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Ann Oncol. 2014 Nov;25(11):2237-43. doi: 10.1093/annonc/mdu374. Epub 2014 Aug 5.

Randomized, controlled trial of resistance training in breast cancer patients receiving adjuvant radiotherapy: results on cancer-related fatigue and quality of life.

Author information

1
Division of Preventive Oncology, German Cancer Research Center (DKFZ) and National Center for Tumor Diseases (NCT), Heidelberg k.steindorf@dkfz.de.
2
Division of Preventive Oncology, German Cancer Research Center (DKFZ) and National Center for Tumor Diseases (NCT), Heidelberg.
3
Department of Radiooncology, University of Heidelberg Medical Center, Heidelberg.
4
Division of Translational Immunology, German Cancer Research Center (DKFZ), Heidelberg.
5
Division of Preventive Oncology, German Cancer Research Center (DKFZ) and National Center for Tumor Diseases (NCT), Heidelberg Division of Medical Oncology, National Center for Tumor Diseases (NCT), Heidelberg, Germany.

Abstract

BACKGROUND:

Exercise has been reported to decrease cancer-related fatigue and to increase quality of life (QoL) in various breast cancer (BC) populations. However, studies investigating exercise during radiotherapy or resistance training are scarce. We conducted a randomized, controlled trial (BEST study) to assess the efficacy of 12-week resistance training on fatigue beyond possible psychosocial effects of a group-based intervention.

PATIENTS AND METHODS:

One hundred sixty patients with BC stage 0-III were randomly assigned to a 12-week progressive resistance training (2 times/week) or a 12-week relaxation control (RC, 2 times/week). Both interventions were group-based. The primary end point fatigue was assessed with a 20-item multidimensional questionnaire, QoL with EORTC questionnaires. Statistical analyses were based on analysis of covariance models for the individual changes from baseline to week 13.

RESULTS:

Adherence to the intervention program as well as the completion rate (97%) for the primary outcome variable fatigue was high. In intention-to-treat analyses for the N = 155 patients, significant between-group mean differences (MD) favoring the exercise group (EX) were observed for general fatigue (P = 0.044), especially for the subscale physical fatigue [MD = -0.8; 95% confidence interval -1.5 to -0.2, P = 0.013], but not for affective (P = 0.91) or cognitive fatigue (P = 0.65). For QoL, significantly larger improvements regarding the role function (P = 0.035) and pain (P = 0.040) were noted among exercisers compared with RCs. Future perspective improved significantly stronger in the RC group compared with the EX group (P = 0.047).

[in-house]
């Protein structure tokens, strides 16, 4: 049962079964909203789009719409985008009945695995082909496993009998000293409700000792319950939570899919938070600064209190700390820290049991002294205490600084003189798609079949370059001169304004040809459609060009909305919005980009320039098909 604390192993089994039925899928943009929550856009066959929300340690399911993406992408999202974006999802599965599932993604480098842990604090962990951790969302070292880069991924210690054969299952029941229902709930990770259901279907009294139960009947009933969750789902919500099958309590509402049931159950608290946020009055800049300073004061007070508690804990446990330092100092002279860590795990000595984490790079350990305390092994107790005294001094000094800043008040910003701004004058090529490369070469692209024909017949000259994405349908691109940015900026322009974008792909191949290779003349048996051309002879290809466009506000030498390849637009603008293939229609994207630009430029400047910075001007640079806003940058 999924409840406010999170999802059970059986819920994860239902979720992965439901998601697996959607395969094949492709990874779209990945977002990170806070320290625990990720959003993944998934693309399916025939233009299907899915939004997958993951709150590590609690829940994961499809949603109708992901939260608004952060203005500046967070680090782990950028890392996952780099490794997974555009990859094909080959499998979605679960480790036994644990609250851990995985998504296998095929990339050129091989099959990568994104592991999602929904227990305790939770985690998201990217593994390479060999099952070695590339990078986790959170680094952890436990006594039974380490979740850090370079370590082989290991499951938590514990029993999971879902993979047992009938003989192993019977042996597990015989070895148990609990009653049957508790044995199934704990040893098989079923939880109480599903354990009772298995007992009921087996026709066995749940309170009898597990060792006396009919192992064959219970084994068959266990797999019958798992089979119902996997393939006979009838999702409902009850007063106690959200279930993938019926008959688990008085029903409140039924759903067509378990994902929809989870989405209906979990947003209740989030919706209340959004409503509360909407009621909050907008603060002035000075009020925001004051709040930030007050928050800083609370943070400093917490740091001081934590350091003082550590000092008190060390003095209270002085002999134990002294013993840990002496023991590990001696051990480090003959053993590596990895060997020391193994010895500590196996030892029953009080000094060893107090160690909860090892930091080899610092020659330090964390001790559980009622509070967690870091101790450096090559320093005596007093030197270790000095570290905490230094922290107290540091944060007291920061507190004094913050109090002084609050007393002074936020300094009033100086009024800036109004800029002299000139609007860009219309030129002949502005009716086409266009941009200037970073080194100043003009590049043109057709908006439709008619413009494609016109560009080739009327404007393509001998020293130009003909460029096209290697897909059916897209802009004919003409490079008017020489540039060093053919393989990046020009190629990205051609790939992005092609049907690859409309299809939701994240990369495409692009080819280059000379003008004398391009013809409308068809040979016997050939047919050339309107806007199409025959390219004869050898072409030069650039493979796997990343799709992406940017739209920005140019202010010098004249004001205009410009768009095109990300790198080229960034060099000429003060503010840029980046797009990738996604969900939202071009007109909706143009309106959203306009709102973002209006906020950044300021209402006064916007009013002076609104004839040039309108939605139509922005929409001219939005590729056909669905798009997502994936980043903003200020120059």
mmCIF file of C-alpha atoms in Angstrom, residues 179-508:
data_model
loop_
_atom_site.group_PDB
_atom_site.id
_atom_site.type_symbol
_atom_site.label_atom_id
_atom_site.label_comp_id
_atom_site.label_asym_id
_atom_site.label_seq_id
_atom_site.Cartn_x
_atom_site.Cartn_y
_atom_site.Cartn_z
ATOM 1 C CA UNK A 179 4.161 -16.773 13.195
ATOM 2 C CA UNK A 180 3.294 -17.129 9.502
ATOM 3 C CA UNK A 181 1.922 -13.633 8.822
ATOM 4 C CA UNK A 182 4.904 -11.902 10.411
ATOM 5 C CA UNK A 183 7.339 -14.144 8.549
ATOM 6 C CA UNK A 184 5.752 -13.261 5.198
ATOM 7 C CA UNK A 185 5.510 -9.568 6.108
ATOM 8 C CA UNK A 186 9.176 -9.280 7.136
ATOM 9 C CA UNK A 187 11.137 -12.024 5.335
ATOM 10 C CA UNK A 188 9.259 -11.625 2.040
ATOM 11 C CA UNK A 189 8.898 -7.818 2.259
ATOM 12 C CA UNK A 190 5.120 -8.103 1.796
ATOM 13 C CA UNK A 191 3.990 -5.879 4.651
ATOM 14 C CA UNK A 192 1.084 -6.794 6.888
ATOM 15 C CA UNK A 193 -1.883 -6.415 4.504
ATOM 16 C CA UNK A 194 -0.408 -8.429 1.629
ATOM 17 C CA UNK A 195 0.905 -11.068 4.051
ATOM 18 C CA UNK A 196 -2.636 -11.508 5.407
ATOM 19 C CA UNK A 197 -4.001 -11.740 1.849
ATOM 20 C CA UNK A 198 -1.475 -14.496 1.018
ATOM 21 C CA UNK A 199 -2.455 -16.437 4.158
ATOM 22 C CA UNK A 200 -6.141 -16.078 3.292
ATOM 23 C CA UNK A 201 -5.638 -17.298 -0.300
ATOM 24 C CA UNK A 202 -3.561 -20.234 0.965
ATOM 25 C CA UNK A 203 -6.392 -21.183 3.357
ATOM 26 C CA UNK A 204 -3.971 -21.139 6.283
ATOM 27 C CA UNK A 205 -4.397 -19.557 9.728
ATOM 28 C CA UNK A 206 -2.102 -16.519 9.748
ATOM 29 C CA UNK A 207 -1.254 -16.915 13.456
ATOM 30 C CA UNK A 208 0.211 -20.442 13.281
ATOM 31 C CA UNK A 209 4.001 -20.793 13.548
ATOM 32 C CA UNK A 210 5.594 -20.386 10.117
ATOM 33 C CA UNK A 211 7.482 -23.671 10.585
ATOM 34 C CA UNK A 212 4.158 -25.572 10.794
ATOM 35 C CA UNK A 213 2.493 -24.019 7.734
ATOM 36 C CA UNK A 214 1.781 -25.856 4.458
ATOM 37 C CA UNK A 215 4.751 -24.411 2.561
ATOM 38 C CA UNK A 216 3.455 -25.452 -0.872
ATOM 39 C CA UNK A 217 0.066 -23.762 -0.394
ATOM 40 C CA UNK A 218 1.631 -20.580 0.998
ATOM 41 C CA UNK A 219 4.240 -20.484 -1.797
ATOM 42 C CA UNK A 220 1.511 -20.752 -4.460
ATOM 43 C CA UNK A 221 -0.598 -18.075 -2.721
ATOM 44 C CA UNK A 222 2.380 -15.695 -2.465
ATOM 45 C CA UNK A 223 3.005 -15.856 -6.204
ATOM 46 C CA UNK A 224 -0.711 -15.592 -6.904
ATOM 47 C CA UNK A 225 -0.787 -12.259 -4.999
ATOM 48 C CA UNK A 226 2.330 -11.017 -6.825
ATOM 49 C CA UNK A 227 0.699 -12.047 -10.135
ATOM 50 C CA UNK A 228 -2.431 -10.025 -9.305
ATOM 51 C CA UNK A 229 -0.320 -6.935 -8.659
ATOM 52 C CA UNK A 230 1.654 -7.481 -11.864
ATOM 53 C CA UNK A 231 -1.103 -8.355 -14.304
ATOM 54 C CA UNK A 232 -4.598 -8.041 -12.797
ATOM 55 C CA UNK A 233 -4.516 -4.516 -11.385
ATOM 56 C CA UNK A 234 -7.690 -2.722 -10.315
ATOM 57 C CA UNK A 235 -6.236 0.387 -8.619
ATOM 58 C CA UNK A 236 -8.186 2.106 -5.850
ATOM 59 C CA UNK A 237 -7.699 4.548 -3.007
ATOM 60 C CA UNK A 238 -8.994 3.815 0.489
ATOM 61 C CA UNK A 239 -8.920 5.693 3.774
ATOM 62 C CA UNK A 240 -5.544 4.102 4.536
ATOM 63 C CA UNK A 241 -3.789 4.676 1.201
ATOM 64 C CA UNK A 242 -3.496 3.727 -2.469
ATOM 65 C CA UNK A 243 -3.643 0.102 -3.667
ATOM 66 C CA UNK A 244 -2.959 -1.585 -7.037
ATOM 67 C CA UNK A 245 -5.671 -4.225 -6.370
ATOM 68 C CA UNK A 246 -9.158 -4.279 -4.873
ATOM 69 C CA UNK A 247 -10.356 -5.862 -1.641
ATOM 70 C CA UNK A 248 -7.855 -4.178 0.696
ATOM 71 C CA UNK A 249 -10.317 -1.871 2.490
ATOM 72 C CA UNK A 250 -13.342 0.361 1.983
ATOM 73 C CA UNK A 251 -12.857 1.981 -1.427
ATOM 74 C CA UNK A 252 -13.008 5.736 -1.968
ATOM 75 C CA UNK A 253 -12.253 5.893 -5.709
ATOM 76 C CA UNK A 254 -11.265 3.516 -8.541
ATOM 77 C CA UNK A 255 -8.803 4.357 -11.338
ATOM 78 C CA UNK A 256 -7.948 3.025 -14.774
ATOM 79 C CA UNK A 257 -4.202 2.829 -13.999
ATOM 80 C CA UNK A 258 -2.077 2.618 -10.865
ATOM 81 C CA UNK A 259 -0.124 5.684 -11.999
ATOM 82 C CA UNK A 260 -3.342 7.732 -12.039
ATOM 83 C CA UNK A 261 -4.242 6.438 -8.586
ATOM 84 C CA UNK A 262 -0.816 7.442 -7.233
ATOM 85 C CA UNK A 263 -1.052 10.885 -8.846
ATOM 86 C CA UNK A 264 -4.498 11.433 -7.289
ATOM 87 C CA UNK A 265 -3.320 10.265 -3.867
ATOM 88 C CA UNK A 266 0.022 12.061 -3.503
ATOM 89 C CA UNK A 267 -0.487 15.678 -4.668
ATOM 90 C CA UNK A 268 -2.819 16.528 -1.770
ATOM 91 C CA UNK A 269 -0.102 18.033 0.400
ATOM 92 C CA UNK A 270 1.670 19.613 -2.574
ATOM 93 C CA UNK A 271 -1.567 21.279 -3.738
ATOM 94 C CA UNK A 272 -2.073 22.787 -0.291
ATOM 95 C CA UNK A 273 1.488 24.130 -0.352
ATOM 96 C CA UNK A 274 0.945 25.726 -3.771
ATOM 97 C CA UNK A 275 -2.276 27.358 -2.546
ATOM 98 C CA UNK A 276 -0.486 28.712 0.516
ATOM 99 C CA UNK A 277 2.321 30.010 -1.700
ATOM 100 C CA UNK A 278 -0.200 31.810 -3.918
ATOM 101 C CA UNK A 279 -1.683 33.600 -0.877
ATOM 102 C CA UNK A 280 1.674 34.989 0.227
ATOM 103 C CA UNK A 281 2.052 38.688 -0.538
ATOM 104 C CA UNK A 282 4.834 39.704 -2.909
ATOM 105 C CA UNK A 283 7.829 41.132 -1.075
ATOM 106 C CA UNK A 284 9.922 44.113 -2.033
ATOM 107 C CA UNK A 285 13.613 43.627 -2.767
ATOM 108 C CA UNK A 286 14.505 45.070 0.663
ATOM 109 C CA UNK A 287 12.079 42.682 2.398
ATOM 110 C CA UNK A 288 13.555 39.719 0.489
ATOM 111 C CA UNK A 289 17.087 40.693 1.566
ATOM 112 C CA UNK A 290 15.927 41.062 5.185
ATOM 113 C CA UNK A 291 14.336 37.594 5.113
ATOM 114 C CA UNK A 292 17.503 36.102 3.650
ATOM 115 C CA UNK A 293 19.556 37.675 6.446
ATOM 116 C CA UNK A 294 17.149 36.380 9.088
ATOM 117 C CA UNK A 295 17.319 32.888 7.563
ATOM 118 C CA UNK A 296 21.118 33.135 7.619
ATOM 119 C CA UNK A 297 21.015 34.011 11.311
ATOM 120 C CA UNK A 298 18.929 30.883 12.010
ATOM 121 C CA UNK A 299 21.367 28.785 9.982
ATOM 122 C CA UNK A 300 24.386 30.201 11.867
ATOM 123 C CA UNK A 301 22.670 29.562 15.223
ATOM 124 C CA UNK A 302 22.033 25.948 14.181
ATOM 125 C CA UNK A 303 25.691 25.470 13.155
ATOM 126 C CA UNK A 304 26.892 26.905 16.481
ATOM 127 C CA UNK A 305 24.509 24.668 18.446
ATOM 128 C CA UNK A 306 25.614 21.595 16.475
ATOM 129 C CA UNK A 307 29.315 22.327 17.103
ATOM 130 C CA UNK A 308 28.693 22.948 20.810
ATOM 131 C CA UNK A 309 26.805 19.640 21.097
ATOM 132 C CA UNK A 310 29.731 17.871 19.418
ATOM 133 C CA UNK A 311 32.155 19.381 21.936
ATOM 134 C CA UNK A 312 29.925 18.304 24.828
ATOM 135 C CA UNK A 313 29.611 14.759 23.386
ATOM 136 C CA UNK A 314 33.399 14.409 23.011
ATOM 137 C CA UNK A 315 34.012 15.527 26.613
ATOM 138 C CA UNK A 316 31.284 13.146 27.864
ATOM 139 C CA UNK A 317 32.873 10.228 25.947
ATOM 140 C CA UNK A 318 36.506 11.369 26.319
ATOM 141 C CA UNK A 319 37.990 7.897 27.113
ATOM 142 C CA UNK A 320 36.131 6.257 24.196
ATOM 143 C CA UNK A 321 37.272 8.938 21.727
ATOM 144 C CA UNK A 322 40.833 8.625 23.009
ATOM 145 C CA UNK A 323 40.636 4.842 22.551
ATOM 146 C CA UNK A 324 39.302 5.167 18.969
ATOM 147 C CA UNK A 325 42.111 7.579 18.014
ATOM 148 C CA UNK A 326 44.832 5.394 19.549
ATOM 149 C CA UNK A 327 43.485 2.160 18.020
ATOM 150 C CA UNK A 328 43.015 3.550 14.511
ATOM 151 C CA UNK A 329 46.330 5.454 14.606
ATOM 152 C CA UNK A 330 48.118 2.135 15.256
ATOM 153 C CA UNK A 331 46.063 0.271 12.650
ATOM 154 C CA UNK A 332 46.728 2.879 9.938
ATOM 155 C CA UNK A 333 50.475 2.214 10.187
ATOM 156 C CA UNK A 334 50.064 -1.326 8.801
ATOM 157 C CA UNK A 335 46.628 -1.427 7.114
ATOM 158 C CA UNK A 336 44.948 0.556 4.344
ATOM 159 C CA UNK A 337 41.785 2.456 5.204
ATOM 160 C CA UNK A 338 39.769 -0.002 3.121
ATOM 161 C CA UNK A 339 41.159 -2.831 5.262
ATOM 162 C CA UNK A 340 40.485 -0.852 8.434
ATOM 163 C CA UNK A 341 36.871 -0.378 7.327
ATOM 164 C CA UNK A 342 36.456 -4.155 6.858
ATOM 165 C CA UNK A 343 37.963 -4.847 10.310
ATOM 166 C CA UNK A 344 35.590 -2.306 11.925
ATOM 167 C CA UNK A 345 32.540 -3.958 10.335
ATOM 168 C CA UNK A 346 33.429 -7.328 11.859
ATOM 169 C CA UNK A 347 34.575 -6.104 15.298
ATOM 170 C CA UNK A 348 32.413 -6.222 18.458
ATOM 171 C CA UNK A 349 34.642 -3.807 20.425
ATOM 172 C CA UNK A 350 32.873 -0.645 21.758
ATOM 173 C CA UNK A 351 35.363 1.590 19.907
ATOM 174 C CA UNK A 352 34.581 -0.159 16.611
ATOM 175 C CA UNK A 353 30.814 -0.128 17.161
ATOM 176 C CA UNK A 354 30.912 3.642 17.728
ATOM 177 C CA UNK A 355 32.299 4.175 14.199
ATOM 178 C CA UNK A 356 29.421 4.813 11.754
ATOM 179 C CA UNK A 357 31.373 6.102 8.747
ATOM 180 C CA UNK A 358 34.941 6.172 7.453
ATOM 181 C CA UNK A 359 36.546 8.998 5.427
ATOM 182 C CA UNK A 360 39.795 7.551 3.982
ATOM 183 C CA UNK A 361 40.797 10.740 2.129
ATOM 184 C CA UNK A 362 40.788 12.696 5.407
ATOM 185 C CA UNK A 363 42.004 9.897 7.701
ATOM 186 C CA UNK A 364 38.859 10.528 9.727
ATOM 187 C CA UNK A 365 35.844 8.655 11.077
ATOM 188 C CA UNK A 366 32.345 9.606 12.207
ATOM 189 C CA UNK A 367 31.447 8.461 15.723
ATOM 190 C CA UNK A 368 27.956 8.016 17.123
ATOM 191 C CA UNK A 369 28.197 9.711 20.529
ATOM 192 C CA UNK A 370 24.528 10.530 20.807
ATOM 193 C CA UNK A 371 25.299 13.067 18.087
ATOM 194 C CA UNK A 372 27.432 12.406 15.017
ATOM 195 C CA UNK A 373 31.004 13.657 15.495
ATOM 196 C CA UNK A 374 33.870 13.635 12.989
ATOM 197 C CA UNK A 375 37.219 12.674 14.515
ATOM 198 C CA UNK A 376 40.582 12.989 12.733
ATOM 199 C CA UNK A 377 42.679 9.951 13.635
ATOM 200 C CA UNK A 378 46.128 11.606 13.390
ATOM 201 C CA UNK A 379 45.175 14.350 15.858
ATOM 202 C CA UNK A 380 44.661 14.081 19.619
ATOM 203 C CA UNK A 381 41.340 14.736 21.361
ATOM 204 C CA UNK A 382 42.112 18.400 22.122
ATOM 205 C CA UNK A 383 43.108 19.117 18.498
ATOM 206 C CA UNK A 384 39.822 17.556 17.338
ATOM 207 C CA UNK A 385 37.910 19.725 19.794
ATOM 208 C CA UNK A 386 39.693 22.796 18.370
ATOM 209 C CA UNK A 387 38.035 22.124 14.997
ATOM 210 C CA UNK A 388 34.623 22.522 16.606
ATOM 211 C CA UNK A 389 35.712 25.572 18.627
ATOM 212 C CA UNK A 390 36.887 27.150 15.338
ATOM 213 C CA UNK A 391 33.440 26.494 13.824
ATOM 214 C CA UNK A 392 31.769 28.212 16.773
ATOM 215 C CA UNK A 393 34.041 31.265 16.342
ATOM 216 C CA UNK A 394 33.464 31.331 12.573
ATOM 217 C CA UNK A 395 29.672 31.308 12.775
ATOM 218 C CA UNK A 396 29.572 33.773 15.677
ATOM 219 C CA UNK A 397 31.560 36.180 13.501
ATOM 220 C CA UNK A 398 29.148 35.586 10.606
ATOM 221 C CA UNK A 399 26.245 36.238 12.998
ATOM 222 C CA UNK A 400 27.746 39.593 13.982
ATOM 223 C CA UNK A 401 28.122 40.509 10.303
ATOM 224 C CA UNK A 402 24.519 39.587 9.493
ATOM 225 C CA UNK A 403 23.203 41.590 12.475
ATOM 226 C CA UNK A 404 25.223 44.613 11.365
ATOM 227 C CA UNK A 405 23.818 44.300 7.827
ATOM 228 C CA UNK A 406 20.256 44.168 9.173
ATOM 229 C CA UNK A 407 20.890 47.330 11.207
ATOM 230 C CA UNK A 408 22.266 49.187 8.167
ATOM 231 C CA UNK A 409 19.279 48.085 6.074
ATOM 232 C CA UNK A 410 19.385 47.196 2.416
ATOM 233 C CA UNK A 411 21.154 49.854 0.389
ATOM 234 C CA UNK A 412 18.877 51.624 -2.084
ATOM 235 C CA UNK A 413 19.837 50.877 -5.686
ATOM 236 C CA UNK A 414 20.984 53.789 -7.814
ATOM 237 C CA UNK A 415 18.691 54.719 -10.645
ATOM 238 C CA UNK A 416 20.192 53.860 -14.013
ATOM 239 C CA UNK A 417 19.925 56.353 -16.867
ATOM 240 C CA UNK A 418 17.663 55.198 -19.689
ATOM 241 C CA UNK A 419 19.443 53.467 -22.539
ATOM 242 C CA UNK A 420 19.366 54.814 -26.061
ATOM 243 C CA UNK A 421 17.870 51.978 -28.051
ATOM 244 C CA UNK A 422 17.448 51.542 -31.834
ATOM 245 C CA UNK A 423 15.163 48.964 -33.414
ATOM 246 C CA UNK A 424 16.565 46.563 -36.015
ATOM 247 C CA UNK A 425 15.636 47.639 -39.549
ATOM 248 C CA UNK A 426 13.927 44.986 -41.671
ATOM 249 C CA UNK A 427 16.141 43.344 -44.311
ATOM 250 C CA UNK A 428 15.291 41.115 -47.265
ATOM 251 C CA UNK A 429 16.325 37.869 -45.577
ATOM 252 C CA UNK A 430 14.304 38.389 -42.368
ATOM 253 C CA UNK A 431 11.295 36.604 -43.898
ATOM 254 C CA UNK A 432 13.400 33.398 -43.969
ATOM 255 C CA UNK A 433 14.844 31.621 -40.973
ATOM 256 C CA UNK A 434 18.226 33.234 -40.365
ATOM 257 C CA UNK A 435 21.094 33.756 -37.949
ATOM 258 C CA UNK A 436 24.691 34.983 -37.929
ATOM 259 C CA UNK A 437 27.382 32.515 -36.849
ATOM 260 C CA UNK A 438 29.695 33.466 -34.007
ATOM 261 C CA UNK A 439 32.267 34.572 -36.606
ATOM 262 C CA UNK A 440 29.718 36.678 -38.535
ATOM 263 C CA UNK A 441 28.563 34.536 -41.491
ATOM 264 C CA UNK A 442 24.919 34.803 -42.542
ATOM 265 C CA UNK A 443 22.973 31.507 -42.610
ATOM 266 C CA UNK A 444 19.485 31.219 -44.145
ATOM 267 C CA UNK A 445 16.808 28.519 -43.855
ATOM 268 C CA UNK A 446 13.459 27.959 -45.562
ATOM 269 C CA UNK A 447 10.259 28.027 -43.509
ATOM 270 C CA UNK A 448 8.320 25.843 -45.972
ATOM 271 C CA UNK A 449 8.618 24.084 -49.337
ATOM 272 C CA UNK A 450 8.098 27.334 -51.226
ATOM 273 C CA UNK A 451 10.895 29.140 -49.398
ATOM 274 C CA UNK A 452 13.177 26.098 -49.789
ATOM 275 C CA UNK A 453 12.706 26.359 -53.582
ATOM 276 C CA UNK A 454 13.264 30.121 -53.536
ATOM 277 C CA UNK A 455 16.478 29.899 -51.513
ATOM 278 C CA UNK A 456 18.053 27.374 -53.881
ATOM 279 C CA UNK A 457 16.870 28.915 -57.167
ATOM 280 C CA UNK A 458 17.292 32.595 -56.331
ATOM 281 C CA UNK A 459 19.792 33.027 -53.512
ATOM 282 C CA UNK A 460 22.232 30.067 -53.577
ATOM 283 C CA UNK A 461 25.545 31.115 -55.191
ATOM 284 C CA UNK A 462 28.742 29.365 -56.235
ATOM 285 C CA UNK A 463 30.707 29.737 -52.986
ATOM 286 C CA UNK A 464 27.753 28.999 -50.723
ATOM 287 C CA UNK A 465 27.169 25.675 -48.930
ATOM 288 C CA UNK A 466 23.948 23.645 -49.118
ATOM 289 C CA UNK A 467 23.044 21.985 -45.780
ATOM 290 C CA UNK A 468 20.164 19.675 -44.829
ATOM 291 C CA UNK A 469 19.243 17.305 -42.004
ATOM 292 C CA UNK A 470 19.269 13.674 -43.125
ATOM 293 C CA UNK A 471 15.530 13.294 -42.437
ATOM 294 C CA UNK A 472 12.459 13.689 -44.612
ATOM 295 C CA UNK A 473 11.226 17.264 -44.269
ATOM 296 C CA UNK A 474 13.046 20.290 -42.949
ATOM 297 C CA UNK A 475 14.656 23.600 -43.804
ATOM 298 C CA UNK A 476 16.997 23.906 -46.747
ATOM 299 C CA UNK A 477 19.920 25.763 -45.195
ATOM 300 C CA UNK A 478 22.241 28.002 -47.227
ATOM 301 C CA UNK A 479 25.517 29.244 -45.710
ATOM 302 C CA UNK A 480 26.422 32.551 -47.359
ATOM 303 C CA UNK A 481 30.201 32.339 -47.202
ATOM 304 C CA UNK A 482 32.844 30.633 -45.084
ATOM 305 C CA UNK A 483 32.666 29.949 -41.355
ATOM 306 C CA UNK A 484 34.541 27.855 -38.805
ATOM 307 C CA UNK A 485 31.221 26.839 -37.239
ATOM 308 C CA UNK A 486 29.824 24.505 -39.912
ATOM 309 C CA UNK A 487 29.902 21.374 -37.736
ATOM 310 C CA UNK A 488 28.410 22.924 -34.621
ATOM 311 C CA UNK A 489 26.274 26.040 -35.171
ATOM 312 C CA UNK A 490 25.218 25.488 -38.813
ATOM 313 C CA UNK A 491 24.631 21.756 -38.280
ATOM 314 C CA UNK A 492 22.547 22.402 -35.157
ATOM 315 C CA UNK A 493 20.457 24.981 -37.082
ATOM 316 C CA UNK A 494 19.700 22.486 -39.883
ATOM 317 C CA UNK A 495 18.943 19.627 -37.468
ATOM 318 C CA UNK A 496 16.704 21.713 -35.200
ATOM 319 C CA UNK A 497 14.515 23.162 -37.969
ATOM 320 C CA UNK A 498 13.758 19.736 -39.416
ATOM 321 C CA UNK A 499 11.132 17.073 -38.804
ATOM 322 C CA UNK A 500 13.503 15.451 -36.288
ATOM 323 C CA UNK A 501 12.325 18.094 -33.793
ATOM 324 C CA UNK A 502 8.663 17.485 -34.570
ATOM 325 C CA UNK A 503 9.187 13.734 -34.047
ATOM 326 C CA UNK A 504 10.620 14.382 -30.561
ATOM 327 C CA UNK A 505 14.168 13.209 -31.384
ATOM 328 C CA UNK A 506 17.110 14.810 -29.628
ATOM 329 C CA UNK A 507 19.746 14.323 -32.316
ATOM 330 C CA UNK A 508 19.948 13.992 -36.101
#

CONCLUSIONS:

The 12-week resistance training program was a safe, feasible and efficacious strategy to improve cancer-related fatigue and components of QoL in BC patients during adjuvant radiotherapy. As exercise was compared with another group-based intervention, results indicate that resistance training effects on fatigue and QoL go beyond psychosocial benefits, and that the clinically relevant overall benefit of resistance exercise compared with usual care can be assumed to be higher.

TRIAL REGISTRATION:

ClinicalTrials.gov NCT01468766.

KEYWORDS:

breast cancer; exercise; fatigue; radiotherapy; randomized trial; supportive care

PMID:
25096607
DOI:
10.1093/annonc/mdu374
[Indexed for MEDLINE]

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